Book Review: Ride Your Inner Dragon

Ride Your Inner Dragon

By Von Gevert

Represented by lulu.com

Reviewed by Courtney McCaffrey

Ride Your Inner Dragon is Von Gevert’s 100-page description of his own self-improvement theory. Gevert, a self-described extreme sports “Adrenaline junkie,” believes one can find peace in all of life’s stressful situations by taming a hypothetical dragon in the brain that flares up every time anxiety or nervous feelings are experienced.  

The book begins with a background in dragon theory. Background is a great way to strengthen the reader’s knowledge base before entering a complicated subject, but Gevert makes some crucial mistakes in these opening portions. He describes dragons in mythology and pop culture, quoting Chinese literature without citation, as demonstrated on page 12 of the manual. Poor citation continues from the opening paragraphs through the book’s entirety.

Chapter Two, beginning on page 18, kicks off “scientific” articles on brain research found on Wikipedia. If the reader hasn’t questioned the author’s credibility from the numerous grammatical, spelling and structural errors within the first 18 pages, they are sure to be skeptical about scientific research from one of the least credible research sites on the Web, Wikipedia.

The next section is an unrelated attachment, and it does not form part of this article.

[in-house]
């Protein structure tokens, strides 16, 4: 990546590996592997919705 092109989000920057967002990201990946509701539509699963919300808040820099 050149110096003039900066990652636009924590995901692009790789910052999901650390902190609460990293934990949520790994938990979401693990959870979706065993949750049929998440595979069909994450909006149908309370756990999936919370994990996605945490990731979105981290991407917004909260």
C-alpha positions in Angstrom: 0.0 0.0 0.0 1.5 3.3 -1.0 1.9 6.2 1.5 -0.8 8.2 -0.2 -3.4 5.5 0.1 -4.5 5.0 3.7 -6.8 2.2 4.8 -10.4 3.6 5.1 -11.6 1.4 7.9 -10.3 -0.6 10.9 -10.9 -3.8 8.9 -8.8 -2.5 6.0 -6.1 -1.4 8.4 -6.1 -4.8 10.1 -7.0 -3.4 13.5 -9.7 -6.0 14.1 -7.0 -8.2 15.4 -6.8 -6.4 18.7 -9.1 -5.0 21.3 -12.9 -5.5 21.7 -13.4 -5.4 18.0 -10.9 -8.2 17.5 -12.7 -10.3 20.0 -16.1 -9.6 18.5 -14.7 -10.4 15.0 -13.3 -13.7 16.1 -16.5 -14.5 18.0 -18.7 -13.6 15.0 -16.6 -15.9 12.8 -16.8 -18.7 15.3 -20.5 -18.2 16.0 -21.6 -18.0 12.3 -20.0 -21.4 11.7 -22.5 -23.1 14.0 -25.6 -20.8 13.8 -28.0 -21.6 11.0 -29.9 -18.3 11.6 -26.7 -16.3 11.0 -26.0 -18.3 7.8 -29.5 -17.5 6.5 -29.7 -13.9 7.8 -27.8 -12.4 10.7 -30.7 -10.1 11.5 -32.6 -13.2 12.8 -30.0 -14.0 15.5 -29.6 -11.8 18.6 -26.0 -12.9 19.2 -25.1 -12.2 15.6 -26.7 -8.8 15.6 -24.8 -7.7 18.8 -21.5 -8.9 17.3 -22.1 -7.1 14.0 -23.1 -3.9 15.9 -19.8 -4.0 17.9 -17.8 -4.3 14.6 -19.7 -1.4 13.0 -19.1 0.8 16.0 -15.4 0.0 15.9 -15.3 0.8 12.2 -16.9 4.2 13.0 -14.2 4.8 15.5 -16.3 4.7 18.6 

The author’s expertise is questionable throughout the book. Gevert uses Wikipedia as his main source of scientific research complimented by movie quotes, song lyrics and personal stories. Most information regarding psychology and brain structure is not cited at all. Whether or not the Dragon Theory is effective becomes irrelevant because the author never establishes trust with his reader. 

It is possible Gevert is correct about the need to calm a hypothetical creature in the brain when emotions begin to stir, but by reading this piece alone, no one will ever know. Though the author is sincere in his effort, if he had placed more effort in finding credible sources and hired an editor to correct the mistakes in sentence structure, spelling, excessive comma use and formatting, he may be on to something. Until then, none of us will fully understand how calming our little mind dragon can help us become better surfers.